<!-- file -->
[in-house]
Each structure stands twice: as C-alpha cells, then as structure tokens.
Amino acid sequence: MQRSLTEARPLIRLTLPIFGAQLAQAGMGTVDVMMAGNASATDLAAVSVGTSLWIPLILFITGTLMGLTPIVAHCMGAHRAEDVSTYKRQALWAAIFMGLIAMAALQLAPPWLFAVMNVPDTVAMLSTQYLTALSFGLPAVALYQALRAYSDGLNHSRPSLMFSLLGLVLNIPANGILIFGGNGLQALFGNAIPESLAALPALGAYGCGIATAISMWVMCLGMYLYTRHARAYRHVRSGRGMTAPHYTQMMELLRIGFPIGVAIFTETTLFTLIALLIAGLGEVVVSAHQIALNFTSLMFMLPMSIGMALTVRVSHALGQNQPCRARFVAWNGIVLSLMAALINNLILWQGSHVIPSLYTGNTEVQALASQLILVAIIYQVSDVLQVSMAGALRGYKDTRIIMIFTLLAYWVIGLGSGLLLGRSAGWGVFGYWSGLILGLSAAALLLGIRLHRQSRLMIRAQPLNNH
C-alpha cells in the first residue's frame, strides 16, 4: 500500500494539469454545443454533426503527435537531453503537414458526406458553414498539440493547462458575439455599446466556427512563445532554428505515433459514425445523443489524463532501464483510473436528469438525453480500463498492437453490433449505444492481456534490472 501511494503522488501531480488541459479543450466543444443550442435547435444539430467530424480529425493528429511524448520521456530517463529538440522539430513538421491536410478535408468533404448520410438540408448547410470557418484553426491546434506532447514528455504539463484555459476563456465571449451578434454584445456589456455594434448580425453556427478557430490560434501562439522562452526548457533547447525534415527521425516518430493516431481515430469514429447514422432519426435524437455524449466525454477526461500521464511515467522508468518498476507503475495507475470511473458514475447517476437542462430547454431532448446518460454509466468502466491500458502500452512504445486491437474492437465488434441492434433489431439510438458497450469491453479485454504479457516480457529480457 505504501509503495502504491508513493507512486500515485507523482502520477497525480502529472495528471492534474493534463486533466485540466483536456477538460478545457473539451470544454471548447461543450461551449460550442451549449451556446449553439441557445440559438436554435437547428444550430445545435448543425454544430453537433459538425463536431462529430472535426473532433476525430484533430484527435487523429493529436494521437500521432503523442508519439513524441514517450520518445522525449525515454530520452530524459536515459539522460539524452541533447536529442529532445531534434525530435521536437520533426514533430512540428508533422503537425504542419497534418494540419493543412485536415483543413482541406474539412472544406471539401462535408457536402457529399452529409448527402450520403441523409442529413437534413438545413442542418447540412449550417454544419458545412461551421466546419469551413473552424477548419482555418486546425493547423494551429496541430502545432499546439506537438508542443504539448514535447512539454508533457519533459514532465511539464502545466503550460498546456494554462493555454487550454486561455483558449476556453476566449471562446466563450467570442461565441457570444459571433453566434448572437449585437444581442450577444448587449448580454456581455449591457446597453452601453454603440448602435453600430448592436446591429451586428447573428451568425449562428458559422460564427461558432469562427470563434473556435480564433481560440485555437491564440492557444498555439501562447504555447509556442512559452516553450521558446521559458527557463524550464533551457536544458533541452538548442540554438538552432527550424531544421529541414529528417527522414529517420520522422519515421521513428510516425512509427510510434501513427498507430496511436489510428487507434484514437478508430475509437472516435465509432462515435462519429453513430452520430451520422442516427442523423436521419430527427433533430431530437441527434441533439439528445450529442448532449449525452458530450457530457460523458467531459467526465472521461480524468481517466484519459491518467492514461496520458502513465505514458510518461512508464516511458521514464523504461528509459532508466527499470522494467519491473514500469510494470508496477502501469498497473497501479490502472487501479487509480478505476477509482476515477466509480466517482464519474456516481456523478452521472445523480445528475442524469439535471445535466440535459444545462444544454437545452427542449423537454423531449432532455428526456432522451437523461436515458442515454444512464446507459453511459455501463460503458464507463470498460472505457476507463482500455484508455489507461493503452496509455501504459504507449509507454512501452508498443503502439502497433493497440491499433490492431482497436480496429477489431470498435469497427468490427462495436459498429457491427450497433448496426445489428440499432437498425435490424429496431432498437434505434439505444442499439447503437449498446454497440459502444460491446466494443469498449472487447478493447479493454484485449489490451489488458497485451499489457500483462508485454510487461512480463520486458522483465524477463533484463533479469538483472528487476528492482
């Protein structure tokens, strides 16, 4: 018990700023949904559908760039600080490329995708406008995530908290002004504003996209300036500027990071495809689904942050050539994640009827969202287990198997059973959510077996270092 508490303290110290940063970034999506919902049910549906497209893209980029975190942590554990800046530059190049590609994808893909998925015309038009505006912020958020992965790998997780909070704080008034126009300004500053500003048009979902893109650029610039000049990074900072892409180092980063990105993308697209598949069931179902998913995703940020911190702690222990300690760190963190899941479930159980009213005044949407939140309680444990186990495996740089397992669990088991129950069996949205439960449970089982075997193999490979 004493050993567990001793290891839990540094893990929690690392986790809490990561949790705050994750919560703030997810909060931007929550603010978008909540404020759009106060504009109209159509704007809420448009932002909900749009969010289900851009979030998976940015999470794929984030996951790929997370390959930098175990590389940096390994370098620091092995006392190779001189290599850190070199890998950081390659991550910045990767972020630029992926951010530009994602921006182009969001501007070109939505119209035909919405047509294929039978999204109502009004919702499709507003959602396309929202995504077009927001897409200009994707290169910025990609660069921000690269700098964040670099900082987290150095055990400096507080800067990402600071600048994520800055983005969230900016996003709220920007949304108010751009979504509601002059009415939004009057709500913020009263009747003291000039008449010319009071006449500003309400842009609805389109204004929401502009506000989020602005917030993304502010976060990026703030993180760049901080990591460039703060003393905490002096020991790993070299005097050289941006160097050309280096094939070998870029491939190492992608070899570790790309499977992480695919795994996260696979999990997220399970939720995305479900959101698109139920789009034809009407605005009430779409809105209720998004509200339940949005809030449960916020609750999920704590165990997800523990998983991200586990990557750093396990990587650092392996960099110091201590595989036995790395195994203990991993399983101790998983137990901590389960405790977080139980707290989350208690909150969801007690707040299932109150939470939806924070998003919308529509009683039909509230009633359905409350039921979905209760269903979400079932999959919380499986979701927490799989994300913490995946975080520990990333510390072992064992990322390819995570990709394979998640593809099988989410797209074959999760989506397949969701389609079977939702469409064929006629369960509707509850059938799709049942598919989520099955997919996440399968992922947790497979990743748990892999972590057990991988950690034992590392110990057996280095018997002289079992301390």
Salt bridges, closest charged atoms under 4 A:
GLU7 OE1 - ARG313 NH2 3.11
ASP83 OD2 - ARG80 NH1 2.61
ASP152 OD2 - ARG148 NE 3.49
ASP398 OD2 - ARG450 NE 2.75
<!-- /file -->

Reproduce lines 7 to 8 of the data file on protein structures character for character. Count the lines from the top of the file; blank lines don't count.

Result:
GLU7 OE1 - ARG313 NH2 3.11
ASP83 OD2 - ARG80 NH1 2.61